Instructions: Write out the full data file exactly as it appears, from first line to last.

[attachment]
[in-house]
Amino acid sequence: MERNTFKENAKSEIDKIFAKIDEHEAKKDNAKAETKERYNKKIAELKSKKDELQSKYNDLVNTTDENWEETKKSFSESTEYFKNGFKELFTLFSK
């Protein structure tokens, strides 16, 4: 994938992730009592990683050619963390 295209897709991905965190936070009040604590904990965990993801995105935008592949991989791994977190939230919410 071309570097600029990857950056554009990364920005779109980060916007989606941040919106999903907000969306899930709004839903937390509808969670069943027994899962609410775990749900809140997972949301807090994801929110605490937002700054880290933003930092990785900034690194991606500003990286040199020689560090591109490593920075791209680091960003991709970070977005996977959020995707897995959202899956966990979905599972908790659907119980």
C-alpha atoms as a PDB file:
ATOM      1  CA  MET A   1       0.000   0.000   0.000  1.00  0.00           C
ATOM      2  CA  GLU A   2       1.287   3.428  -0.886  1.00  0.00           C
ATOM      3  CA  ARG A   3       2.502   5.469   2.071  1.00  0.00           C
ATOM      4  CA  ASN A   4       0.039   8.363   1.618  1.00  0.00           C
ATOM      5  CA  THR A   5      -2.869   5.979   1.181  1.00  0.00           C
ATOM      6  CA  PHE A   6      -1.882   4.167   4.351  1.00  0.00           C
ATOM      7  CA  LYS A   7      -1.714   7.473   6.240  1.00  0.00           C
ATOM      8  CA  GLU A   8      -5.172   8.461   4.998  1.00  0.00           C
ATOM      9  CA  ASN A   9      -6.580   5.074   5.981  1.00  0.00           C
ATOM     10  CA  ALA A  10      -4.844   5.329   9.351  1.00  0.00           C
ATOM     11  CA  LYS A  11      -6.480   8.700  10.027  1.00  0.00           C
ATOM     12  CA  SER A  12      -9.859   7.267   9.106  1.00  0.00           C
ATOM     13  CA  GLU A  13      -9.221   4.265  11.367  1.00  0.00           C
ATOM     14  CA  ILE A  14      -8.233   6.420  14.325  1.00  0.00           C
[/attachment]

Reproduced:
[in-house]
Amino acid sequence: MERNTFKENAKSEIDKIFAKIDEHEAKKDNAKAETKERYNKKIAELKSKKDELQSKYNDLVNTTDENWEETKKSFSESTEYFKNGFKELFTLFSK
């Protein structure tokens, strides 16, 4: 994938992730009592990683050619963390 295209897709991905965190936070009040604590904990965990993801995105935008592949991989791994977190939230919410 071309570097600029990857950056554009990364920005779109980060916007989606941040919106999903907000969306899930709004839903937390509808969670069943027994899962609410775990749900809140997972949301807090994801929110605490937002700054880290933003930092990785900034690194991606500003990286040199020689560090591109490593920075791209680091960003991709970070977005996977959020995707897995959202899956966990979905599972908790659907119980």
C-alpha atoms as a PDB file:
ATOM      1  CA  MET A   1       0.000   0.000   0.000  1.00  0.00           C
ATOM      2  CA  GLU A   2       1.287   3.428  -0.886  1.00  0.00           C
ATOM      3  CA  ARG A   3       2.502   5.469   2.071  1.00  0.00           C
ATOM      4  CA  ASN A   4       0.039   8.363   1.618  1.00  0.00           C
ATOM      5  CA  THR A   5      -2.869   5.979   1.181  1.00  0.00           C
ATOM      6  CA  PHE A   6      -1.882   4.167   4.351  1.00  0.00           C
ATOM      7  CA  LYS A   7      -1.714   7.473   6.240  1.00  0.00           C
ATOM      8  CA  GLU A   8      -5.172   8.461   4.998  1.00  0.00           C
ATOM      9  CA  ASN A   9      -6.580   5.074   5.981  1.00  0.00           C
ATOM     10  CA  ALA A  10      -4.844   5.329   9.351  1.00  0.00           C
ATOM     11  CA  LYS A  11      -6.480   8.700  10.027  1.00  0.00           C
ATOM     12  CA  SER A  12      -9.859   7.267   9.106  1.00  0.00           C
ATOM     13  CA  GLU A  13      -9.221   4.265  11.367  1.00  0.00           C
ATOM     14  CA  ILE A  14      -8.233   6.420  14.325  1.00  0.00           C